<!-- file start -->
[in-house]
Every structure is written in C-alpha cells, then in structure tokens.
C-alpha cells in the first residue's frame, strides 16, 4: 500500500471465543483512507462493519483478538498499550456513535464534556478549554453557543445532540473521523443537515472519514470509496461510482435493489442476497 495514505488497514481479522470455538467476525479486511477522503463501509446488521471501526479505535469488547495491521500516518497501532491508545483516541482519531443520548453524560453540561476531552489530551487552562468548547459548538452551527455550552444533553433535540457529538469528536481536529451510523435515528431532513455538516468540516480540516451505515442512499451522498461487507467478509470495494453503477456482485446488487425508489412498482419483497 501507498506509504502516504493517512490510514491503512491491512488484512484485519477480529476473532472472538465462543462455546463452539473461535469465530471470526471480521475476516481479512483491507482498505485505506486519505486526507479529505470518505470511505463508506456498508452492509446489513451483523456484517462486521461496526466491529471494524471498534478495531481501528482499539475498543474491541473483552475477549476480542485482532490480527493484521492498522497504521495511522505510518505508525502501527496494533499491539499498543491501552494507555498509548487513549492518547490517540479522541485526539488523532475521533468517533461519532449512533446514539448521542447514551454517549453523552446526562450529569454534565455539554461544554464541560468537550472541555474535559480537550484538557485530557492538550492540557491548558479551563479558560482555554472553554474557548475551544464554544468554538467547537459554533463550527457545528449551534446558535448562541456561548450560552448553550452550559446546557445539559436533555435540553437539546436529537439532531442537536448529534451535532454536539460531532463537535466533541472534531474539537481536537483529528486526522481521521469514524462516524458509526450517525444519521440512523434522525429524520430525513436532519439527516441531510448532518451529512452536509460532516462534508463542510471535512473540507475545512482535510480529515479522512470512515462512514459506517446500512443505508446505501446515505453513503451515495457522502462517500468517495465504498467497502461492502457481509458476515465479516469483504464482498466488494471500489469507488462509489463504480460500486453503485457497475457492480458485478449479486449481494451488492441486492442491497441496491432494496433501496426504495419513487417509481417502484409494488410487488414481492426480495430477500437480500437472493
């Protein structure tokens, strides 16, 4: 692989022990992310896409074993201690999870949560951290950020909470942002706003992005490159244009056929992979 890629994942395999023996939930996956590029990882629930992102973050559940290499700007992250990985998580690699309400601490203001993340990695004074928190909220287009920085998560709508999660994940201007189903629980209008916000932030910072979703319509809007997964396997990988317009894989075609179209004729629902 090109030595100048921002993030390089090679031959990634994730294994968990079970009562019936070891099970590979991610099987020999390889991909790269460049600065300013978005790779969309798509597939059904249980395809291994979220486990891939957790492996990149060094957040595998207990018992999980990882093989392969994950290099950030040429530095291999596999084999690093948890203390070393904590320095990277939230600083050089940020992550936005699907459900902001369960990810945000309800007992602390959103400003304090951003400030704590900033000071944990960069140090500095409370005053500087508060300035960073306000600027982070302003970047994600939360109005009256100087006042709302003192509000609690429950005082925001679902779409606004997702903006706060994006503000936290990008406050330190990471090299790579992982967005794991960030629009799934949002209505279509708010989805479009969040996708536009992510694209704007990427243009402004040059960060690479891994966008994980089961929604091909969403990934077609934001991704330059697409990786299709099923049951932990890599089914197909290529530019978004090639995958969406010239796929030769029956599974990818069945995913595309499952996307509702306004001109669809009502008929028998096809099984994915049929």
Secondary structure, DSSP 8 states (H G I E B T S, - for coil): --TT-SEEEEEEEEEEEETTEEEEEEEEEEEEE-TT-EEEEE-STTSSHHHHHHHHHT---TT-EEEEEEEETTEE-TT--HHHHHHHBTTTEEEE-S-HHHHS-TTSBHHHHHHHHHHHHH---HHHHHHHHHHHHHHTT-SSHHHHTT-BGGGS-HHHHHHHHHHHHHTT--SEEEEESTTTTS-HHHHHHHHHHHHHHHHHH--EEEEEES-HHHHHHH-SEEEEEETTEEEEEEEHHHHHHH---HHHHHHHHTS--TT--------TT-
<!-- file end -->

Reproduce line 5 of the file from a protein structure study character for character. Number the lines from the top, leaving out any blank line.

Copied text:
Secondary structure, DSSP 8 states (H G I E B T S, - for coil): --TT-SEEEEEEEEEEEETTEEEEEEEEEEEEE-TT-EEEEE-STTSSHHHHHHHHHT---TT-EEEEEEEETTEE-TT--HHHHHHHBTTTEEEE-S-HHHHS-TTSBHHHHHHHHHHHHH---HHHHHHHHHHHHHHTT-SSHHHHTT-BGGGS-HHHHHHHHHHHHHTT--SEEEEESTTTTS-HHHHHHHHHHHHHHHHHH--EEEEEES-HHHHHHH-SEEEEEETTEEEEEEEHHHHHHH---HHHHHHHHTS--TT--------TT-